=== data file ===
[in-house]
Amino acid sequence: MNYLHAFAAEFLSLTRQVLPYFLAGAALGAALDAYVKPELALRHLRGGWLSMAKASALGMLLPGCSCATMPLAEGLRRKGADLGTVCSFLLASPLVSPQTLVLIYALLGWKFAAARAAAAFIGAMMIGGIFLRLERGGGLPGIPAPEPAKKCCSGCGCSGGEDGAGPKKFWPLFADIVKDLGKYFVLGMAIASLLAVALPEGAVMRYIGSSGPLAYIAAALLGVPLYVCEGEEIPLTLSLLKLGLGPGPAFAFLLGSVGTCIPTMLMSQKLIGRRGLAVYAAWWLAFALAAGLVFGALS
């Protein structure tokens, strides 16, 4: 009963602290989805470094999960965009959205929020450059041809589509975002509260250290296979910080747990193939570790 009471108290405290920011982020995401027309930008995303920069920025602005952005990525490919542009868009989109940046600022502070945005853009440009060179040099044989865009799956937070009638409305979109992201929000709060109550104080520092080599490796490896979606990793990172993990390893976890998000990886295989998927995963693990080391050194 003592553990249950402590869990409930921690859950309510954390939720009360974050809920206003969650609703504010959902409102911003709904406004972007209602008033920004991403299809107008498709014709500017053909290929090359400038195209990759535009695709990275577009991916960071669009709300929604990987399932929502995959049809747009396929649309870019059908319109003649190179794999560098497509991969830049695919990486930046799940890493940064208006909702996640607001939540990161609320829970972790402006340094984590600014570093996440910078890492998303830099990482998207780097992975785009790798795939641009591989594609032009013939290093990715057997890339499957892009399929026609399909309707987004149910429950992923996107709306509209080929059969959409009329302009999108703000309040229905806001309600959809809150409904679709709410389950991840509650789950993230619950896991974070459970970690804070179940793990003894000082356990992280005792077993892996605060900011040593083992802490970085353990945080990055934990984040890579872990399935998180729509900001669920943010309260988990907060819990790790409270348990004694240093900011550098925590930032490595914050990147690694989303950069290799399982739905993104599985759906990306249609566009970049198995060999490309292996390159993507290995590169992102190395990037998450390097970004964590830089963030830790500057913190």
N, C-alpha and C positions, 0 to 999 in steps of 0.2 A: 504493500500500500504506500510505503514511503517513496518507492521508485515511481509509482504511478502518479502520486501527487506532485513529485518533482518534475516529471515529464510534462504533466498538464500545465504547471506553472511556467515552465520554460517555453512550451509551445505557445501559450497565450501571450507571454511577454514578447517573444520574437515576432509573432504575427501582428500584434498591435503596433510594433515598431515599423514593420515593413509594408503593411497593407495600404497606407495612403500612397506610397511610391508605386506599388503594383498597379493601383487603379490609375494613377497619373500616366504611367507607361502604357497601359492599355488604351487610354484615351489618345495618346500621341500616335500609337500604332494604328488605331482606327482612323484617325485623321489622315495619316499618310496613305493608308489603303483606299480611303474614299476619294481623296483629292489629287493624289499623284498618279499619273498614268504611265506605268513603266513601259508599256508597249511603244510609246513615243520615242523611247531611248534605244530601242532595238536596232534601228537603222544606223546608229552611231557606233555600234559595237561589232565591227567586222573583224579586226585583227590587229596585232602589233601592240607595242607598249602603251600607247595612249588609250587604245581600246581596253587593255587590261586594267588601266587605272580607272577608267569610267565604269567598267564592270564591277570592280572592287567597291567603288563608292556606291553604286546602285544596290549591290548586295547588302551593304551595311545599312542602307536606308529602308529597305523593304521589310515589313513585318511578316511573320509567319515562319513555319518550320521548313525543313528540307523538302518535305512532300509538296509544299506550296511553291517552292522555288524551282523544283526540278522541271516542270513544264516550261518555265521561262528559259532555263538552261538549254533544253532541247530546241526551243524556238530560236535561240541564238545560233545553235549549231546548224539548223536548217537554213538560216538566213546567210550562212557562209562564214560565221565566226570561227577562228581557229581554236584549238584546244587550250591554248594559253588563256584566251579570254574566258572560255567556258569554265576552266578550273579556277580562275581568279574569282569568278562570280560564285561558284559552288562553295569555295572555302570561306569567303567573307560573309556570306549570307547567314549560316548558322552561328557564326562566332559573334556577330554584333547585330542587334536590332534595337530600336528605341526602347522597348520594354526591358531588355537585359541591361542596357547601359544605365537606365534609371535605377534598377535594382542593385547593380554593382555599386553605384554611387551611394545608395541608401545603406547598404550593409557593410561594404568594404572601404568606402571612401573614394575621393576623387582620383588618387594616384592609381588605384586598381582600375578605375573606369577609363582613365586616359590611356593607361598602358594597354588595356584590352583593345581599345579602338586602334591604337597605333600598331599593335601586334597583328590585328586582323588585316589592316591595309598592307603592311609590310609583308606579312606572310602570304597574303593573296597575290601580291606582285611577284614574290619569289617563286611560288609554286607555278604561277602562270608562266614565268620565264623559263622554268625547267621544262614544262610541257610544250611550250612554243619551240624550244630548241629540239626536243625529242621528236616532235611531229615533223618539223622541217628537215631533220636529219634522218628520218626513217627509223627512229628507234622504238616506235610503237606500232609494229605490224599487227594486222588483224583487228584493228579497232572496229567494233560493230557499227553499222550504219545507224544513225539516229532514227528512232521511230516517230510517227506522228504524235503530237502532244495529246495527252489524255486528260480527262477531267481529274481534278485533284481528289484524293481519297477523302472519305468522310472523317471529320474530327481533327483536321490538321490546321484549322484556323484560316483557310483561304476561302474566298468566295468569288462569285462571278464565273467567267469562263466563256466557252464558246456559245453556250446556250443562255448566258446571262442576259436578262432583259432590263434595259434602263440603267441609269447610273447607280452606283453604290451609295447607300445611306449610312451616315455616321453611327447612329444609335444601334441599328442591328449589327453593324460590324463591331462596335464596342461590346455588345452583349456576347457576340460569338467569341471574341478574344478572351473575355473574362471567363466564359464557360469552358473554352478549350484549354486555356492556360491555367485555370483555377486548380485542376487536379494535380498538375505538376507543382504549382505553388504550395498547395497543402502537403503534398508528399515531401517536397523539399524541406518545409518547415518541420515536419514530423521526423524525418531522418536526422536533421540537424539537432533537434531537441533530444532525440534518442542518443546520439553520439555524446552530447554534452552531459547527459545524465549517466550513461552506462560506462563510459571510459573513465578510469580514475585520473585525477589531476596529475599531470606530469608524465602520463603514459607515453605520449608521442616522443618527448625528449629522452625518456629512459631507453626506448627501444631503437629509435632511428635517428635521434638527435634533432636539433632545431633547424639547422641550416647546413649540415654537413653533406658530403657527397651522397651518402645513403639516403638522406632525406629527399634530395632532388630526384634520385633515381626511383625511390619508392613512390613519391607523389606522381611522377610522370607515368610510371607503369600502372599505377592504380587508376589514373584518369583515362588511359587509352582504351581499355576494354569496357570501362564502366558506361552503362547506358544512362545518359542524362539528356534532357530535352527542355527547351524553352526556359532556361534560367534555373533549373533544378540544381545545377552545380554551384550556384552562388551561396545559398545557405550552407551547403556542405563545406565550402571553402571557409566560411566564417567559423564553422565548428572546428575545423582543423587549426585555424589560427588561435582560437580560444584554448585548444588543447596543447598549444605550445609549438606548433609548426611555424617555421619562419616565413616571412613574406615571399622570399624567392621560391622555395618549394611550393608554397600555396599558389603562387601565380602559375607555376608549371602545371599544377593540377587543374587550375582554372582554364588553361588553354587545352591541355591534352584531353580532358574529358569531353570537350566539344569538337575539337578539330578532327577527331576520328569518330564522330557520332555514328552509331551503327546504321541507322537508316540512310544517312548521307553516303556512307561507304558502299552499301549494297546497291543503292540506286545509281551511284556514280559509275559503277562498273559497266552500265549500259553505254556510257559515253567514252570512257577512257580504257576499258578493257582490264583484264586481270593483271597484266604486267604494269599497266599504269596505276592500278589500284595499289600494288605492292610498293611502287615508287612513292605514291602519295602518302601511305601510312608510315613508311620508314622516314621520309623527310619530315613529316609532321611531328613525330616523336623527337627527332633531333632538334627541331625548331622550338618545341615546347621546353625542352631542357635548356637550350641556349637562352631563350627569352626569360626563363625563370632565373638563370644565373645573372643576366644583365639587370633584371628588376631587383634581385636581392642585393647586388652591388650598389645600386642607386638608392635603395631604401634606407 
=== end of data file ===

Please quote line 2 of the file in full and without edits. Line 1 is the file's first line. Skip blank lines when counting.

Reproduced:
Amino acid sequence: MNYLHAFAAEFLSLTRQVLPYFLAGAALGAALDAYVKPELALRHLRGGWLSMAKASALGMLLPGCSCATMPLAEGLRRKGADLGTVCSFLLASPLVSPQTLVLIYALLGWKFAAARAAAAFIGAMMIGGIFLRLERGGGLPGIPAPEPAKKCCSGCGCSGGEDGAGPKKFWPLFADIVKDLGKYFVLGMAIASLLAVALPEGAVMRYIGSSGPLAYIAAALLGVPLYVCEGEEIPLTLSLLKLGLGPGPAFAFLLGSVGTCIPTMLMSQKLIGRRGLAVYAAWWLAFALAAGLVFGALS